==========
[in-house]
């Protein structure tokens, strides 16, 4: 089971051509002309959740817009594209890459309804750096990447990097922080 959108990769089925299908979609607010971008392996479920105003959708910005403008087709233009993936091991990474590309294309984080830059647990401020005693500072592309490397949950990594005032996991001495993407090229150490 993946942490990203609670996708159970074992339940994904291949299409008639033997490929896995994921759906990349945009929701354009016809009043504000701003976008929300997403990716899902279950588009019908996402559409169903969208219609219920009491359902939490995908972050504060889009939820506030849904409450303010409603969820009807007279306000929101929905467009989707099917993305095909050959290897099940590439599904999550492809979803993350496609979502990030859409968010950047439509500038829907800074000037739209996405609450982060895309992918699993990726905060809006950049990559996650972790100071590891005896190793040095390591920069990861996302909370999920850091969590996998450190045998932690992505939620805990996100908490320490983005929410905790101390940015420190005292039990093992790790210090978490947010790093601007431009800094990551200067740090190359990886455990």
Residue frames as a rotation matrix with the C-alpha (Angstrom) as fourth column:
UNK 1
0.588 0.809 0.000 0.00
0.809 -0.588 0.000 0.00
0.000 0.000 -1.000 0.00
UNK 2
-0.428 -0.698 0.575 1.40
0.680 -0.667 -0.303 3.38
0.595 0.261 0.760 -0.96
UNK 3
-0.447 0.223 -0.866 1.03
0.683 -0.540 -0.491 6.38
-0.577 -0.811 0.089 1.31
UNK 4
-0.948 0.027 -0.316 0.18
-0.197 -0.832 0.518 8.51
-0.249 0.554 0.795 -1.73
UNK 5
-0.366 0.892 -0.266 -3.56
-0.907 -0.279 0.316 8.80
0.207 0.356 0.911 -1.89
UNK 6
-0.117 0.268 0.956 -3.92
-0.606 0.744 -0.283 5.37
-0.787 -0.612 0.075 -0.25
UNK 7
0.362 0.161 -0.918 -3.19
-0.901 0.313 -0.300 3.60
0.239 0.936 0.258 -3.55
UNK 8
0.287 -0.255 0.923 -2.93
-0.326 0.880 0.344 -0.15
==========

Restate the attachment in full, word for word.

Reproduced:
[in-house]
């Protein structure tokens, strides 16, 4: 089971051509002309959740817009594209890459309804750096990447990097922080 959108990769089925299908979609607010971008392996479920105003959708910005403008087709233009993936091991990474590309294309984080830059647990401020005693500072592309490397949950990594005032996991001495993407090229150490 993946942490990203609670996708159970074992339940994904291949299409008639033997490929896995994921759906990349945009929701354009016809009043504000701003976008929300997403990716899902279950588009019908996402559409169903969208219609219920009491359902939490995908972050504060889009939820506030849904409450303010409603969820009807007279306000929101929905467009989707099917993305095909050959290897099940590439599904999550492809979803993350496609979502990030859409968010950047439509500038829907800074000037739209996405609450982060895309992918699993990726905060809006950049990559996650972790100071590891005896190793040095390591920069990861996302909370999920850091969590996998450190045998932690992505939620805990996100908490320490983005929410905790101390940015420190005292039990093992790790210090978490947010790093601007431009800094990551200067740090190359990886455990």
Residue frames as a rotation matrix with the C-alpha (Angstrom) as fourth column:
UNK 1
0.588 0.809 0.000 0.00
0.809 -0.588 0.000 0.00
0.000 0.000 -1.000 0.00
UNK 2
-0.428 -0.698 0.575 1.40
0.680 -0.667 -0.303 3.38
0.595 0.261 0.760 -0.96
UNK 3
-0.447 0.223 -0.866 1.03
0.683 -0.540 -0.491 6.38
-0.577 -0.811 0.089 1.31
UNK 4
-0.948 0.027 -0.316 0.18
-0.197 -0.832 0.518 8.51
-0.249 0.554 0.795 -1.73
UNK 5
-0.366 0.892 -0.266 -3.56
-0.907 -0.279 0.316 8.80
0.207 0.356 0.911 -1.89
UNK 6
-0.117 0.268 0.956 -3.92
-0.606 0.744 -0.283 5.37
-0.787 -0.612 0.075 -0.25
UNK 7
0.362 0.161 -0.918 -3.19
-0.901 0.313 -0.300 3.60
0.239 0.936 0.258 -3.55
UNK 8
0.287 -0.255 0.923 -2.93
-0.326 0.880 0.344 -0.15